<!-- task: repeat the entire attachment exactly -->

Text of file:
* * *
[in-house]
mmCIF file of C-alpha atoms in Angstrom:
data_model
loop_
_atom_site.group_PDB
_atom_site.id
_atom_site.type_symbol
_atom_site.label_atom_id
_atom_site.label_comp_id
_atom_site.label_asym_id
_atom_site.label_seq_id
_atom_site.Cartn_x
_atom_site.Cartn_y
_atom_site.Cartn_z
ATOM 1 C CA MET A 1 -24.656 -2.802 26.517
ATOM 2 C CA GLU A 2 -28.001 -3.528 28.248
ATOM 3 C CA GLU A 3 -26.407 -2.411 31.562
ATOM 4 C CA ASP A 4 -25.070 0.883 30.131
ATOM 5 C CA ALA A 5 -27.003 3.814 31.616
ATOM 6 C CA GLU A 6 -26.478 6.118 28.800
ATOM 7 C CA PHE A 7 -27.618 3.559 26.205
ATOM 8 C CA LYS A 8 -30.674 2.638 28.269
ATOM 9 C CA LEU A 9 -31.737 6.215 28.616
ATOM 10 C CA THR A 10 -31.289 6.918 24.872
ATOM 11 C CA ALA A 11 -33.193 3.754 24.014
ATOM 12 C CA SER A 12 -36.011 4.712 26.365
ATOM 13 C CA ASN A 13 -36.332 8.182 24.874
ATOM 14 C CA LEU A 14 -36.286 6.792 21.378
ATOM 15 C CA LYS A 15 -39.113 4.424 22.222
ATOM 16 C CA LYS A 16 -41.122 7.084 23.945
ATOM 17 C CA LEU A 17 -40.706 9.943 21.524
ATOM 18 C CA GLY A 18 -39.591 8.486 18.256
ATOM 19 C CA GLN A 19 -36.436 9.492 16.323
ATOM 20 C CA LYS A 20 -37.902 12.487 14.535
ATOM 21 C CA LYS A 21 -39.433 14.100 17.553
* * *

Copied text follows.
[in-house]
mmCIF file of C-alpha atoms in Angstrom:
data_model
loop_
_atom_site.group_PDB
_atom_site.id
_atom_site.type_symbol
_atom_site.label_atom_id
_atom_site.label_comp_id
_atom_site.label_asym_id
_atom_site.label_seq_id
_atom_site.Cartn_x
_atom_site.Cartn_y
_atom_site.Cartn_z
ATOM 1 C CA MET A 1 -24.656 -2.802 26.517
ATOM 2 C CA GLU A 2 -28.001 -3.528 28.248
ATOM 3 C CA GLU A 3 -26.407 -2.411 31.562
ATOM 4 C CA ASP A 4 -25.070 0.883 30.131
ATOM 5 C CA ALA A 5 -27.003 3.814 31.616
ATOM 6 C CA GLU A 6 -26.478 6.118 28.800
ATOM 7 C CA PHE A 7 -27.618 3.559 26.205
ATOM 8 C CA LYS A 8 -30.674 2.638 28.269
ATOM 9 C CA LEU A 9 -31.737 6.215 28.616
ATOM 10 C CA THR A 10 -31.289 6.918 24.872
ATOM 11 C CA ALA A 11 -33.193 3.754 24.014
ATOM 12 C CA SER A 12 -36.011 4.712 26.365
ATOM 13 C CA ASN A 13 -36.332 8.182 24.874
ATOM 14 C CA LEU A 14 -36.286 6.792 21.378
ATOM 15 C CA LYS A 15 -39.113 4.424 22.222
ATOM 16 C CA LYS A 16 -41.122 7.084 23.945
ATOM 17 C CA LEU A 17 -40.706 9.943 21.524
ATOM 18 C CA GLY A 18 -39.591 8.486 18.256
ATOM 19 C CA GLN A 19 -36.436 9.492 16.323
ATOM 20 C CA LYS A 20 -37.902 12.487 14.535
ATOM 21 C CA LYS A 21 -39.433 14.100 17.553